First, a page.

09 November 2009

Boomers Among the Health Insurance Statistics

As analysts predict the percentage of Americans who will access a public option for health insurance, I continue to wonder if the analysts know the baby boomer mindset about employment in the years approaching retirement. Most women my age (that I know) readily acknowledge that they are working only "for the bennies." If they were able to access health insurance independently (and affordably), they would walk off the job and look for contract work, instead. More of my colleagues than you might guess are in their employers' health plans because of their own pre-existing conditions or their spouses'. Thus, the threat of leaving employment has to do with both cost and acceptance of those pre-existing conditions. Add one more feature: a lot of us are female primary wage earners, our boomer husbands already having been laid off or "retired" early due to the economic downturn.

The economic downturn is a psychological factor, as well, and one could argue that boomers will cling to employment as long as possible. But even on that score, I question the conventional wisdom. The boomers I know say they will cheerfully work part-time or as self-employed independent contractors under this assumption: they are going to have to work forever, anyway, so they want to do it as flexibly as possible in the early years when they still feel like traveling.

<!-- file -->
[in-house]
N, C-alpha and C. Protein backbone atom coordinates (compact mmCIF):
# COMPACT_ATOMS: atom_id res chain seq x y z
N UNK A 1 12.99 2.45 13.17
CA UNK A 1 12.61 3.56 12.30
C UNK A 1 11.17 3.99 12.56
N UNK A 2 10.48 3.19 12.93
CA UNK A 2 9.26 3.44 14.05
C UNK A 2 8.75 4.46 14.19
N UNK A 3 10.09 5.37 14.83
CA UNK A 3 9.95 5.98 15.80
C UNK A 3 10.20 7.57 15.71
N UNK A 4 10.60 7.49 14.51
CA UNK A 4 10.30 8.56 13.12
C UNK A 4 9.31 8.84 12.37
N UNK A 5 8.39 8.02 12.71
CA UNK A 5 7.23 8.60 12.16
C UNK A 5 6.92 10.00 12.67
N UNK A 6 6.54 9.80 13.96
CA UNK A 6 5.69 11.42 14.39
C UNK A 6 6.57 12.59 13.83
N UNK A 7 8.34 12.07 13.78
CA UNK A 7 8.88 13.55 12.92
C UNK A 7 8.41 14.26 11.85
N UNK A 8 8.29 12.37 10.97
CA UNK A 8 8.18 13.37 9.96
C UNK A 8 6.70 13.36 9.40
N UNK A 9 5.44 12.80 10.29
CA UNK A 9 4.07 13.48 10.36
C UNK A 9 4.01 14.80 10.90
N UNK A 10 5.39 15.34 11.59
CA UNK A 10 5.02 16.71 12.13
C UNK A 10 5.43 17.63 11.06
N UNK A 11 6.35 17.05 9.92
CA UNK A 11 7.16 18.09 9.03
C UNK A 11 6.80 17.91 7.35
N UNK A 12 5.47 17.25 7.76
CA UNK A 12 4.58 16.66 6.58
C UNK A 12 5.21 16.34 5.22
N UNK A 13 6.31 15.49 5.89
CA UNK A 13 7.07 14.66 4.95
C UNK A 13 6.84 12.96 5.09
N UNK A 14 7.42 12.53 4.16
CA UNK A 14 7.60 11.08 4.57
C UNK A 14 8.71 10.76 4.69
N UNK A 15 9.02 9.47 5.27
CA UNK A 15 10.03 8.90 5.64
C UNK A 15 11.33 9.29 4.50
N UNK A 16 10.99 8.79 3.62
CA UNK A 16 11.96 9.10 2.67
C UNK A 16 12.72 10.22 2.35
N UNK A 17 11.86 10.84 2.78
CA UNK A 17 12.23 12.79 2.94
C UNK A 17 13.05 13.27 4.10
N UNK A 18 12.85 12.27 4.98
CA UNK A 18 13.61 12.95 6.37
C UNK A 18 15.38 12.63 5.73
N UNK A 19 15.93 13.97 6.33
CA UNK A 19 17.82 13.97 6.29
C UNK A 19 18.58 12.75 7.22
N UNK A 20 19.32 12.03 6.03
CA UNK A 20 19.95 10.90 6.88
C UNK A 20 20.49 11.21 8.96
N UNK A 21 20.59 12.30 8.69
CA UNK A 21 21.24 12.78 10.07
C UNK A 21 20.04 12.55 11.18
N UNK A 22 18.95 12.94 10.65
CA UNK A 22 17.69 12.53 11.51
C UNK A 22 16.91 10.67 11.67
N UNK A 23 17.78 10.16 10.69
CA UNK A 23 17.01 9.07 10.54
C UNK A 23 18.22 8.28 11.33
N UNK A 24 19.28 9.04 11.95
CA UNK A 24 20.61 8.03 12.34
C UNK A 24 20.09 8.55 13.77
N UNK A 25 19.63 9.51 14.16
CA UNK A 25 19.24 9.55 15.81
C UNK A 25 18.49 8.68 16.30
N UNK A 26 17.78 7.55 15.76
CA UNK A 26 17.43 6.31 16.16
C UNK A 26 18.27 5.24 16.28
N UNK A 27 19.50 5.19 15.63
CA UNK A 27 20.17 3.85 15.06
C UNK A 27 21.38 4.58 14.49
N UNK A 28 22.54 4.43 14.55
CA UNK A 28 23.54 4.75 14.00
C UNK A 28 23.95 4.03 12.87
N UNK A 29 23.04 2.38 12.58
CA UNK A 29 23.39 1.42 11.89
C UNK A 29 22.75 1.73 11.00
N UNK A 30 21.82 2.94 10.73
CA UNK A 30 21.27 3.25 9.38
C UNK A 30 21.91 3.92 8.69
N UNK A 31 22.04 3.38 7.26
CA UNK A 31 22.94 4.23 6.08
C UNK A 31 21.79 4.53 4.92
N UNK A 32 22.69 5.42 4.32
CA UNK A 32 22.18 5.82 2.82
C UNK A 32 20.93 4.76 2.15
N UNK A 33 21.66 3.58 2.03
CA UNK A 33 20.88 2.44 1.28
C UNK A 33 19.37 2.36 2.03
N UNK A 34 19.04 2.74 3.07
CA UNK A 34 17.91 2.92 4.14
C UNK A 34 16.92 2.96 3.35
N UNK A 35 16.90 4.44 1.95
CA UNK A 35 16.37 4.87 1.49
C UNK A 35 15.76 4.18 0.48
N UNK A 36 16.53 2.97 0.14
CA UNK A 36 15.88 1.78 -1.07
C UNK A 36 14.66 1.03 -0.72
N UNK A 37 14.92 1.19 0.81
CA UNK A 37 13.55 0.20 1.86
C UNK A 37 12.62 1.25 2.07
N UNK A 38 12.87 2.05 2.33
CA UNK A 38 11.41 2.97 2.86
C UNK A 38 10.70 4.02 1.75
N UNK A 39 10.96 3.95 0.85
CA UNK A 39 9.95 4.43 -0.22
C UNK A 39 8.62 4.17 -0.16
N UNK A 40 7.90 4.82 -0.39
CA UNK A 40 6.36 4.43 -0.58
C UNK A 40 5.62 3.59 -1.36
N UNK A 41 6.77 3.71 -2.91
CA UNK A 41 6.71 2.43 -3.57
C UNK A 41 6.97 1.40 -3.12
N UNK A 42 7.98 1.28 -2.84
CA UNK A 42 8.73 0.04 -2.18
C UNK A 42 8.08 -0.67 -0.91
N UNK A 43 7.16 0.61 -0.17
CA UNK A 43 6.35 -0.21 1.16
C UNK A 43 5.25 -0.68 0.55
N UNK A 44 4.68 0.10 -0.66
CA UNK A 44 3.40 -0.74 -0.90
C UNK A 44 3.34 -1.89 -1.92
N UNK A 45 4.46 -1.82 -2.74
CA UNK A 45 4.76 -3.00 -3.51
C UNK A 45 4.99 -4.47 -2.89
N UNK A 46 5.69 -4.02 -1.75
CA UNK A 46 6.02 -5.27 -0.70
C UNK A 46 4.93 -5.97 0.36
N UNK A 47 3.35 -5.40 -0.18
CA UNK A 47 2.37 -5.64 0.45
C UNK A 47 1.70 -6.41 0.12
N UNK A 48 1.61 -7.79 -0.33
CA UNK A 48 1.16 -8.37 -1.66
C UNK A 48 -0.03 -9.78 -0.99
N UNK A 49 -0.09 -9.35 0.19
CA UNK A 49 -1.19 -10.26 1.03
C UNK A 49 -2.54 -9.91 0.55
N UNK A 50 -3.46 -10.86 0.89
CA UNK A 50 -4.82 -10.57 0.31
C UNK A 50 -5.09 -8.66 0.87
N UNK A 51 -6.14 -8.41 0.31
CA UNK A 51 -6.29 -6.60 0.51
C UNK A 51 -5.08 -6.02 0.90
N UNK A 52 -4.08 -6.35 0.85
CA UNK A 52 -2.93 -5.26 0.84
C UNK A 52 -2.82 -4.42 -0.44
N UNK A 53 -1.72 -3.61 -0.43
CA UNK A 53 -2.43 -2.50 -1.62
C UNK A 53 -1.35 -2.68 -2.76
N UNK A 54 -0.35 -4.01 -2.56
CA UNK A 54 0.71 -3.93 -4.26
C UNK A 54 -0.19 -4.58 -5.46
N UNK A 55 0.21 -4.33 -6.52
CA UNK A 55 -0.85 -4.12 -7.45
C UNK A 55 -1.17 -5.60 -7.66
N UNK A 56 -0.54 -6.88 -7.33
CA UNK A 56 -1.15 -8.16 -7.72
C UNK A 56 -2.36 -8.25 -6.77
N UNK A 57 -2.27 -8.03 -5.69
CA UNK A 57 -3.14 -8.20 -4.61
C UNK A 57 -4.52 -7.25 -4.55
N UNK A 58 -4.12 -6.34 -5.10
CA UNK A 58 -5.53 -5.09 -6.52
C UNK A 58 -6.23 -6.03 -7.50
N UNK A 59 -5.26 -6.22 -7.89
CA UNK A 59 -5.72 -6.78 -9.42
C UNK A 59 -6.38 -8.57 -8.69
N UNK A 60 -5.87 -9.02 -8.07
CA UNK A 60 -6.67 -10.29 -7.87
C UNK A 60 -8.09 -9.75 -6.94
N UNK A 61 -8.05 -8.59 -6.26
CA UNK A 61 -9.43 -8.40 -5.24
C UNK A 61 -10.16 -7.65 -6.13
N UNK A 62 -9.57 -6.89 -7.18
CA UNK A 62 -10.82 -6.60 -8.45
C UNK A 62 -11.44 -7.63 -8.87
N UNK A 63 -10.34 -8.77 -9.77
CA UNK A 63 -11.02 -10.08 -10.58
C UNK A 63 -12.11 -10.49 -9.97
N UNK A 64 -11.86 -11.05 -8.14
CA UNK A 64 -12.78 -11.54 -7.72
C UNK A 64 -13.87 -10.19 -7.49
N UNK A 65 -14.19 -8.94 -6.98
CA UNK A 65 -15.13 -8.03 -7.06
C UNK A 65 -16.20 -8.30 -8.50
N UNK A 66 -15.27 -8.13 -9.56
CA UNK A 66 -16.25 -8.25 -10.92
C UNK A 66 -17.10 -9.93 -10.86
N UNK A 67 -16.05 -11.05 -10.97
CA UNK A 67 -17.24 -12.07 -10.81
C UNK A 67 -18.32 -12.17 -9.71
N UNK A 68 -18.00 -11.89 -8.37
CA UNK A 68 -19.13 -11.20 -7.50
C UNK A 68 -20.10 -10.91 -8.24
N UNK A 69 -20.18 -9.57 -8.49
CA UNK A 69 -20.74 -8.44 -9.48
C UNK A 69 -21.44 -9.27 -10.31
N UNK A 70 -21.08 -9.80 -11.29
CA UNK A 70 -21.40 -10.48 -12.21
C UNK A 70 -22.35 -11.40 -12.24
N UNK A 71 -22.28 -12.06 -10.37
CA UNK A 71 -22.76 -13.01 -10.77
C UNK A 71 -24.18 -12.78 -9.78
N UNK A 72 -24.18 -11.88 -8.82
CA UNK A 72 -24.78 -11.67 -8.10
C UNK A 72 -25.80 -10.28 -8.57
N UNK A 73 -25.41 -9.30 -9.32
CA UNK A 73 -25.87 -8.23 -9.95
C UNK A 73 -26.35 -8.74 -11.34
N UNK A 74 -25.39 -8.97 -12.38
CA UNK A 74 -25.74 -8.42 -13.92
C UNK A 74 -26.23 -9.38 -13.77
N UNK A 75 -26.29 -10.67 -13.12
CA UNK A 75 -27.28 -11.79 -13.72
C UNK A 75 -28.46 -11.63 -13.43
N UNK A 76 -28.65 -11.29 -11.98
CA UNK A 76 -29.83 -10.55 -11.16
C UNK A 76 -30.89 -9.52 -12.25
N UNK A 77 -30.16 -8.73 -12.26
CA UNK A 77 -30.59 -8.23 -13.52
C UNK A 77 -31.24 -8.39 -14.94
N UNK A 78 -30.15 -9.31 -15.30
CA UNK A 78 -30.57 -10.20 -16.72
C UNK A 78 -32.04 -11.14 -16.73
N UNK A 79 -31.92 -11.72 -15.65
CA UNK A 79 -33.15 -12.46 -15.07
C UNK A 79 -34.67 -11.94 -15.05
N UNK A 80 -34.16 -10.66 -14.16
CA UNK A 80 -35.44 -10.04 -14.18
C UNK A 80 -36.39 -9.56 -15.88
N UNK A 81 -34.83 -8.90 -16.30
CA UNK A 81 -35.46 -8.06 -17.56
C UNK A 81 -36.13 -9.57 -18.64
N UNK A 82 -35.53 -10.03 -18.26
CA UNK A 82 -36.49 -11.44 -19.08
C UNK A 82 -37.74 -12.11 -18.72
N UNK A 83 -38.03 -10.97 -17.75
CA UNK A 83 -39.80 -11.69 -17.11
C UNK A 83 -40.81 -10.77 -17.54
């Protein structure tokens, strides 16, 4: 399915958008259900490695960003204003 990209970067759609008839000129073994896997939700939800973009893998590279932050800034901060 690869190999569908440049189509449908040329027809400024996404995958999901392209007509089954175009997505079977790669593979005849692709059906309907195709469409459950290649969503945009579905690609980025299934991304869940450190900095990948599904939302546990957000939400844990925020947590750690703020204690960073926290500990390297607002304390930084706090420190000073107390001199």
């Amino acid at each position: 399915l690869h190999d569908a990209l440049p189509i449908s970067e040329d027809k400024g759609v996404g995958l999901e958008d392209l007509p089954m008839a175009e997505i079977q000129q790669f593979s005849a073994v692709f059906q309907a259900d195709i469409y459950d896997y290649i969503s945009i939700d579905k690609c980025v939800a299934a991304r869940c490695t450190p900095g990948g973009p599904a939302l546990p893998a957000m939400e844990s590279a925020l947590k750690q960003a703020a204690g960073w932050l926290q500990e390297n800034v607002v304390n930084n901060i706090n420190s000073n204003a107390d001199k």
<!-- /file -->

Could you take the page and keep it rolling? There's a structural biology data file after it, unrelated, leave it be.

These scenarios are not mentioned in the analyses of the health care legislation emerging from Congress. Indeed, there's no good statistical reason that my thinking about "everyone I know" should be reflected in the national dialogue. After all, we are years away from the real impact of whatever legislation is decided. Whatever public option emerges won't do it until 2013 or thereabouts. And so what's the immediate impact? A whole lot of boomers (like me) factoring in the number of years we need to pay for expensive coverage before we can benefit from a more affordable version. So, as house mortgages are paid off, the dollars will shift to health insurance premiums and the new owners of those premiums will...have to work forever, anyway.

© 2009 Mary Bold, PhD, CFLE. The content of this blog or related web sites created by Mary Bold (www.marybold.com, www.boldproductions.com, College Intern Blog) is not under any circumstances to be regarded as professional, legal, financial, or medical advice. Or education advice. Or marital advice. Or even a tip.

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